“We abuse land because we regard it as a commodity belonging to us. When we see land as a community to which we belong, we may begin to use it with love and respect.” – Aldo Leopold, American conservationist and forester.
On the islands that lie between Alaska and Russia, ancient tradition mandates that the native Aleut people will not pick a blueberry without ceremony or prayer. In 18th century colonial India, 363 Bishnoi men and women died at the hands of foresters while clinging to their trees to save them from being turned into timber, inspiring the term ‘tree hugger.’
While perhaps not the first that comes to mind, one word to describe these acts is, by definition, ‘stewardship’: the conducting, supervising, or managing of something, especially the careful and responsible management of something entrusted to one’s care.
Echoing Leopold and others who have come before, we at CIFOR-ICRAF, our partners, and the growing global community invested in re-examining the relationship between people and nature are ascribing a contemporary meaning to the concept of ‘stewardship.’ In this understanding, stewardship is the respect we exercise in using nature to produce the goods and services necessary to meet the needs of the world’s 8 billion people as well as those of the environment. It’s clear we must get away from our abusive and purely extractive relationship with nature, and stewardship embodies a responsible and caring relationship with the natural world to ensure collective, planetary well-being and health.
Who are the stewards?
As illustrated in the examples at the beginning of this article, the notion of stewardship of nature is as old as human culture. Today, we think of environmental stewardship as inclusive, equitable, place-based, and focused on resilient, prosperous, and sustainable development.
We can think of stewardship of land in particular as a deliberate and informed combination of solicitude, foresight and skill – a marriage of practice and ethics – that has tangible impacts in landscapes. Present-day movements around regenerative agriculture, natural farming and agroecology, buoyed by attention to gender, ethnic and age equality, are examples of the modern embodiment of stewardship practices at forest, farm and community levels.
Land stewards, then, are not simply owners or producers of commodities (food, timber, fiber, etc.), as water stewards are not just those making use of water resources. Yes, stewards are engaged in their landscapes, but in ways that uphold a ‘duty of care’ – an ethos of responsibility for all the ecosystem services the land currently provides, as well as the integrity of its history and, importantly, its future. This, of course, takes hold best when stewards, as individuals or communities, hold rights to their land and waters, giving them the legal assurance to invest in the longevity of their natural resources.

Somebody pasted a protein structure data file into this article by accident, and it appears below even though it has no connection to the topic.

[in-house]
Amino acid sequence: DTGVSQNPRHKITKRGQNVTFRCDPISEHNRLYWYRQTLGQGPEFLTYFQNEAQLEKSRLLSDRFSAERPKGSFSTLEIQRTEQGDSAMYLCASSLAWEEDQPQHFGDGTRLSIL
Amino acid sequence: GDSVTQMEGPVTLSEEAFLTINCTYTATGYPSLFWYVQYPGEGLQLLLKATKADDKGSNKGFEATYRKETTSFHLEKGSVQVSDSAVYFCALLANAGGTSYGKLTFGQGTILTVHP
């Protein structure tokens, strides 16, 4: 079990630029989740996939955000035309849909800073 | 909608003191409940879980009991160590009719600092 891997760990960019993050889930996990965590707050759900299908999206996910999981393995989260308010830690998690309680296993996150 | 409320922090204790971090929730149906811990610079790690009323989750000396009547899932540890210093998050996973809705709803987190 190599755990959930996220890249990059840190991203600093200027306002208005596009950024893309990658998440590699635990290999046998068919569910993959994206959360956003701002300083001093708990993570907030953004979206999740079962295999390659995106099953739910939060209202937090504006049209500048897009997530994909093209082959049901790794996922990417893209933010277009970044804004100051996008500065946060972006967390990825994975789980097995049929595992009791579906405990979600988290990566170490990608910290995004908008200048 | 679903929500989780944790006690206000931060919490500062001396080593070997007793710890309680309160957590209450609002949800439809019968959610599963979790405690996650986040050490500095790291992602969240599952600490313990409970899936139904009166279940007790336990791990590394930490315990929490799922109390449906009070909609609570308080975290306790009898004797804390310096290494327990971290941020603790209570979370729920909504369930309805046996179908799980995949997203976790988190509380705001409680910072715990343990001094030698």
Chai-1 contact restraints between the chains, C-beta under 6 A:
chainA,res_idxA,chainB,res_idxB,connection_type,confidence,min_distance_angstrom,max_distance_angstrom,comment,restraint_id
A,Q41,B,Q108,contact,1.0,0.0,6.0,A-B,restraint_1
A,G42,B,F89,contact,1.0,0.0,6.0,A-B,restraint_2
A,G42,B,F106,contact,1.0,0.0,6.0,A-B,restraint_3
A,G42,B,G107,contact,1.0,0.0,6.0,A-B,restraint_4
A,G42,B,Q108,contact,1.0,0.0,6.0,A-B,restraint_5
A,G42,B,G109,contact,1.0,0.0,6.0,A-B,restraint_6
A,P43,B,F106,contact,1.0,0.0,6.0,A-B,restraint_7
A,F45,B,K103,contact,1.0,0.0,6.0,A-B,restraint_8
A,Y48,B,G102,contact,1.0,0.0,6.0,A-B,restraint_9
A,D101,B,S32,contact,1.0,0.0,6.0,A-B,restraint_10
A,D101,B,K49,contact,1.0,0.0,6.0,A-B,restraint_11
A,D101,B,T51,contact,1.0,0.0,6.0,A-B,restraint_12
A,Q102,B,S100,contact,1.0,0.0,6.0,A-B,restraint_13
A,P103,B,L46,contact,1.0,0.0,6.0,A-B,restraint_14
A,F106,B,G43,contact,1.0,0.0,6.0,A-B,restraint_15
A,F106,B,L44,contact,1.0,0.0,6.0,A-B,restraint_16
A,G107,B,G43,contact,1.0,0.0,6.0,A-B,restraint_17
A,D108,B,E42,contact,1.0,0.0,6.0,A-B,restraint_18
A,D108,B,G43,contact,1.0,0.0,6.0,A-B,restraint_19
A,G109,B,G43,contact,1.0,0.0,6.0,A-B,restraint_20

Supporting these directly engaged stewards are larger players, such as governments, businesses, educational and research institutions, nonprofit organizations, and the slew of others that recognize the societal benefit of environmental stewardship, which fuels their relationship with landscapes and their caretakers with the same mindset and approach of stewardship – in whatever form that may be, from policy support and project implementation, to knowledge and site-specific research, to innovative finance. Establishment of national parks, climate negotiations and public awareness campaigns are all forms of stewardship when executed well, but ideally their missions ultimately tie back to advancing the efforts of the people spending their days working to sustainably benefit from and protect our natural resources.
Stewardship also involves fluid, productive dialogues between all these actors to improve the policies, consumption patterns and behavior change needed to realize sustainable benefits from nature for livelihoods.
The market economy and balance sheets require land to be considered as a fixed asset, which in turn implies that market mechanisms can drive sustainable outcomes. But it is this strictly utilitarian view of land and nature that drives their commodification – and the crushing environmental crises that result.
A primary part of the problem is that markets have no realistic way of pricing agricultural commodities so that they bear the full cost of what it takes to ensure land and nature are resilient and able to heal themselves. (Embedded in this is the aforementioned challenge that, in many countries, and especially in forest-reliant communities, insecure or unclear property and tenure rights act as deterrents to investments in stewardship.)